Every Second Counts

Every Second Counts: European-wide petition demands the EU tackles child abuse on the internet and makes the internet safe for children everywhere

On International Children’s Day and the United Nations International Day of the Parent, a coalition of child abuse survivor groups, child protection organisations and parents associations are coming together to demand the EU leaders protect children from online sexual harm.

The coalition is launching a campaign that brings voices and experiences of survivors, safeguarders and supporters calling on citizens of Europe to sign a petition that demands law makers to pass the European Commission’s proposal to prevent and combat child sexual abuse. The campaign, Every Second Counts, stems from the notion that every second two images of a child being sexually abused is shared online.

The legislation, if passed, would be the first of its kind at this scale, providing a template for a global response to an issue that is growing at an alarming rate.

Recent data published by the Internet Watch Foundation about the extent of this crime against children of all ages has greatly increased year on year. More images and videos involving the most heinous sexual abuse were found online in 2022 than ever before. Sickeningly over 80% of URLs containing sexual abuse of children aged 0-2 contained this category of material. They also found that commercial pages exploiting sexual abuse of children have doubled since 2020. As in previous years, the majority of global reports of child sexual abuse material is hosted in an EU Member State.

The petition was launched by the Justice Initiative, a collection of 150 survivor focused organisations from across 13 European countries and is also supported by the Child Safety On campaign, a coalition of child protection organisations spanning Europe.

Children are spending more and more time online through all manner of devices and platforms; the proposal looks to protect children wherever they are so they can live, learn, and thrive in their digital worlds without the threat of online child sexual abuse.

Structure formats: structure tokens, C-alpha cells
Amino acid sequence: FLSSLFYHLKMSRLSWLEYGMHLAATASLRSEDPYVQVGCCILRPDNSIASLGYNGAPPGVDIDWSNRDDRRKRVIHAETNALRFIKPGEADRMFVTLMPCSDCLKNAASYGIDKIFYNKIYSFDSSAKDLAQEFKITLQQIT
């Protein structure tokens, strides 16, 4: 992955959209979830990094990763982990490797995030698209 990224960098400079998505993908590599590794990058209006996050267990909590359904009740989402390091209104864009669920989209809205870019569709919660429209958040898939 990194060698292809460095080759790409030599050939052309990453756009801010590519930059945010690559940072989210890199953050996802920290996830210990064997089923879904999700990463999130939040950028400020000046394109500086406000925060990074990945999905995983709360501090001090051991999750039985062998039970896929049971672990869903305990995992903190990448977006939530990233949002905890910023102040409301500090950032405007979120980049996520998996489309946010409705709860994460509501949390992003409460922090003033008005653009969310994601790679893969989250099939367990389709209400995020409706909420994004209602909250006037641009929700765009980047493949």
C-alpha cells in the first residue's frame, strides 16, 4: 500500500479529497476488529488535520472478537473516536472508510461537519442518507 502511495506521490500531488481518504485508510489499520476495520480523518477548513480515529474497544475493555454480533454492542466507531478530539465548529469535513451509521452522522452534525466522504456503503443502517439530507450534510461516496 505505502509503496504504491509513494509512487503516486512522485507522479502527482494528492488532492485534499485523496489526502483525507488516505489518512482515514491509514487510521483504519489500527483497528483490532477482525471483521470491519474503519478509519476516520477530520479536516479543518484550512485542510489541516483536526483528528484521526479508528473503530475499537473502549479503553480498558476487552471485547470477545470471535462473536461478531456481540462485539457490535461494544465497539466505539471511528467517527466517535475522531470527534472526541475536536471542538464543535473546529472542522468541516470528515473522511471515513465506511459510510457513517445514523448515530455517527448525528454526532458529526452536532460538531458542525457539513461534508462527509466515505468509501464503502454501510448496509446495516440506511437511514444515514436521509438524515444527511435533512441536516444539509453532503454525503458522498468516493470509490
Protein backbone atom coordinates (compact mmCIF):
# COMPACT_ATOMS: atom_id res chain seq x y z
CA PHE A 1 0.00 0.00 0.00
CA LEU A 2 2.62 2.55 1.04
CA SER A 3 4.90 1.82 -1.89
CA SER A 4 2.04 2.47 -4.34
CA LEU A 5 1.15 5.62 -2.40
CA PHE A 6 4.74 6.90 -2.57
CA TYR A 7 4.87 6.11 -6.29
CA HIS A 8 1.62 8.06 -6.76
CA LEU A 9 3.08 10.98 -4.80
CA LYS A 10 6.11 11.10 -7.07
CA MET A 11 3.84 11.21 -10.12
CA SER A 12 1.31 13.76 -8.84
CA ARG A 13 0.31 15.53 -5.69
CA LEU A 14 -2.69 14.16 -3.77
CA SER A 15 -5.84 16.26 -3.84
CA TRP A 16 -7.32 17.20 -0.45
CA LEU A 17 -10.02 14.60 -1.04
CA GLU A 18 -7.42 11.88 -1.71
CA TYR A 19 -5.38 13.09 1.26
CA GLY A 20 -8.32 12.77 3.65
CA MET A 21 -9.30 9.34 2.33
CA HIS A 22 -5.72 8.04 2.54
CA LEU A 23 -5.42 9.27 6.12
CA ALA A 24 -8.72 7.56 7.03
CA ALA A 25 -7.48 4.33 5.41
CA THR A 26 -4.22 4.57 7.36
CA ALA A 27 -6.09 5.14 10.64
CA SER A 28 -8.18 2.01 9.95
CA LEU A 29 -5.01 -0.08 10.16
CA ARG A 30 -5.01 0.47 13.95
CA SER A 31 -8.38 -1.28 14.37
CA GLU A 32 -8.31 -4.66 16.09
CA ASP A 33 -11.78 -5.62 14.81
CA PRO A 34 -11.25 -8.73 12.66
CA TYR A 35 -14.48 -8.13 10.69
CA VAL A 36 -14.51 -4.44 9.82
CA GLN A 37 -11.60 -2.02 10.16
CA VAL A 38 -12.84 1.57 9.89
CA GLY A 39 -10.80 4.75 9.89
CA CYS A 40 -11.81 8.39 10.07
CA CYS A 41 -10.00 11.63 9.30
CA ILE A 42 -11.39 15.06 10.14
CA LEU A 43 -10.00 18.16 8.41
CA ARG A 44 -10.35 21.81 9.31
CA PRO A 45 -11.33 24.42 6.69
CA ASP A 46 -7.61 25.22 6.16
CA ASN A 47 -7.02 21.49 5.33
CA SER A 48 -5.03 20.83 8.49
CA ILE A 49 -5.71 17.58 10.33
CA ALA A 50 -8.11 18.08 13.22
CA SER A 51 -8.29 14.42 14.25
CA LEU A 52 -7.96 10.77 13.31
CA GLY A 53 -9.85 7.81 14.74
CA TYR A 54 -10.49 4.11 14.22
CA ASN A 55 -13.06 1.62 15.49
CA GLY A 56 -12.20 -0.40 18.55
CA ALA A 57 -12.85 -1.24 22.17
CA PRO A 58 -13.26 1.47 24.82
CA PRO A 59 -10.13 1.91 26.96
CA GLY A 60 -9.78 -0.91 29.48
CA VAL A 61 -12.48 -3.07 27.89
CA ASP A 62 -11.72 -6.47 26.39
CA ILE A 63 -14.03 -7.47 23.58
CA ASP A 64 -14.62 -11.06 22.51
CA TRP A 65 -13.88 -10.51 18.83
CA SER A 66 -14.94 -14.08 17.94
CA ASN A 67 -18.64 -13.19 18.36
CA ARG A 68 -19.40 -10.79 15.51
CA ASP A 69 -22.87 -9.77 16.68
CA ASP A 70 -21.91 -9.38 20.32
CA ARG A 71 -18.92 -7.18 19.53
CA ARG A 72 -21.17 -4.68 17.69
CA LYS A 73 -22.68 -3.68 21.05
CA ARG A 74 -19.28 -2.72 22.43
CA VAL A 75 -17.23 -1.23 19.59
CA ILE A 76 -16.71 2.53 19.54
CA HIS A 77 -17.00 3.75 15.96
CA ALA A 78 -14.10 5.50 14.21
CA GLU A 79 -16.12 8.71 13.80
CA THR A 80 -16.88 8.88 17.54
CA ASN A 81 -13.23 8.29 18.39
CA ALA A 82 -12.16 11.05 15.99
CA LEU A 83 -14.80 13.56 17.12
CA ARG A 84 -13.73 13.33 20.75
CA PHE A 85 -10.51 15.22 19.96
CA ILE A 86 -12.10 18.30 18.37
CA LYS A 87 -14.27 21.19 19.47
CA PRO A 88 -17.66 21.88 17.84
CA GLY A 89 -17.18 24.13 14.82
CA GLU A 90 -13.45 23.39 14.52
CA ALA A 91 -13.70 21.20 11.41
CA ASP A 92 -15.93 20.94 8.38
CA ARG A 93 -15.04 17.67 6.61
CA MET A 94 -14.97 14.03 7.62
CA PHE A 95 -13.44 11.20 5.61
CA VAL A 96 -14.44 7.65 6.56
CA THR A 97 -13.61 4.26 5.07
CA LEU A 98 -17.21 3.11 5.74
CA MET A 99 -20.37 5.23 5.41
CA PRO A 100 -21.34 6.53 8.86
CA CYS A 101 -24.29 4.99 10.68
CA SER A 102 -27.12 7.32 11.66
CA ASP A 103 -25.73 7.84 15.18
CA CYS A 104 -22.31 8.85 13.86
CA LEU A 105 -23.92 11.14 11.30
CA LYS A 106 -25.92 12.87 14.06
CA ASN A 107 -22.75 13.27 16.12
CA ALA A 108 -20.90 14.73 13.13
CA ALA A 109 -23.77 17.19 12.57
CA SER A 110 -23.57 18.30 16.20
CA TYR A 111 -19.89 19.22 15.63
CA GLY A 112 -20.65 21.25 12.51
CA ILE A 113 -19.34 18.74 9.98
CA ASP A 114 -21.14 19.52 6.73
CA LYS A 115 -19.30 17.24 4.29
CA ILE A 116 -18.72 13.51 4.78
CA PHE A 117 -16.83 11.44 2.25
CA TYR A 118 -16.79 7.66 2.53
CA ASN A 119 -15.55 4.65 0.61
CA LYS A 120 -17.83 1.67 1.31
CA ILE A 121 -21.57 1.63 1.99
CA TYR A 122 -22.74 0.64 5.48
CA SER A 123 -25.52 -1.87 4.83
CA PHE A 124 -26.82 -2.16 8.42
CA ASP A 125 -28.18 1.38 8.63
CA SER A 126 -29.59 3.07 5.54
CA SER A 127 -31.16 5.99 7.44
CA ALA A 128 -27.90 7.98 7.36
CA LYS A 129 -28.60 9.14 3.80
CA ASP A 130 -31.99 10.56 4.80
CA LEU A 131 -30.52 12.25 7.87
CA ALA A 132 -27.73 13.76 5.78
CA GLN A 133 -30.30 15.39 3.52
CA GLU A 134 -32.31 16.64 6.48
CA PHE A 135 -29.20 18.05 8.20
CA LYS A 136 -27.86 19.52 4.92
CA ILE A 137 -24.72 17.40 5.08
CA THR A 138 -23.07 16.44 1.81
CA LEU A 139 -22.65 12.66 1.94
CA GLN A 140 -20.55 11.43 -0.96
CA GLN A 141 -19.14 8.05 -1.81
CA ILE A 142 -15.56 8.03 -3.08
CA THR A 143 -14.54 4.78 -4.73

The time to act is now. Every second counts.

EU forced Labour Regulation: EU Council must focus on remediation for victims

EU forced Labour Regulation: EU Council must focus on remediation for victims

Terre des Hommes and its partners, including civil society organisations and trade unions, share concerns about the slow pace of engagement at the European Union (EU) Council level on a proposed EU Forced Labour Regulation.

With the European Parliament actively defining its own position, during the upcoming Spanish Presidency, the EU Council must open avenues for concrete discussions amongst Member States to agree on a general approach that would centre the regulation around remediation of forced labour.

The proposed regulation should help EU companies to meaningfully address forced labour in their value chains, both inside and outside the EU. But the draft Regulation published by the European Commission falls short of attaining this objective. The following serious gaps should be addressed:

  • Forged as a product-based legislation, it does not provide remediation to workers who have experienced forced labour.
  • Targeting product lines alone is a narrow and flawed approach to tackling forced labour. The underlying systemic causes of forced labour are not isolated to product lines within a production site.
  • While foreseeing some transparency requirements, it does not require sufficient transparency and traceability, including when it comes to raw materials.
  • It fails to sufficiently clarify the responsibility of buyers to conduct robust due diligence, in particular in relation to: fair purchasing practices; the need for living wages; support for remediation; and responsible disengagement. It also lacks provisions to discourage buyers from ‘cutting and running’ after identifying forced labour in their supply chains.
  • It offers no concrete protections for whistle-blowers and human rights defenders, including requiring companies to refrain from using strategic lawsuits to silence journalists, workers, or non-governmental organisations that file complaints of forced labour.

Read the full letter to the Spanish EU Presidency from Terre des Hommes and partners.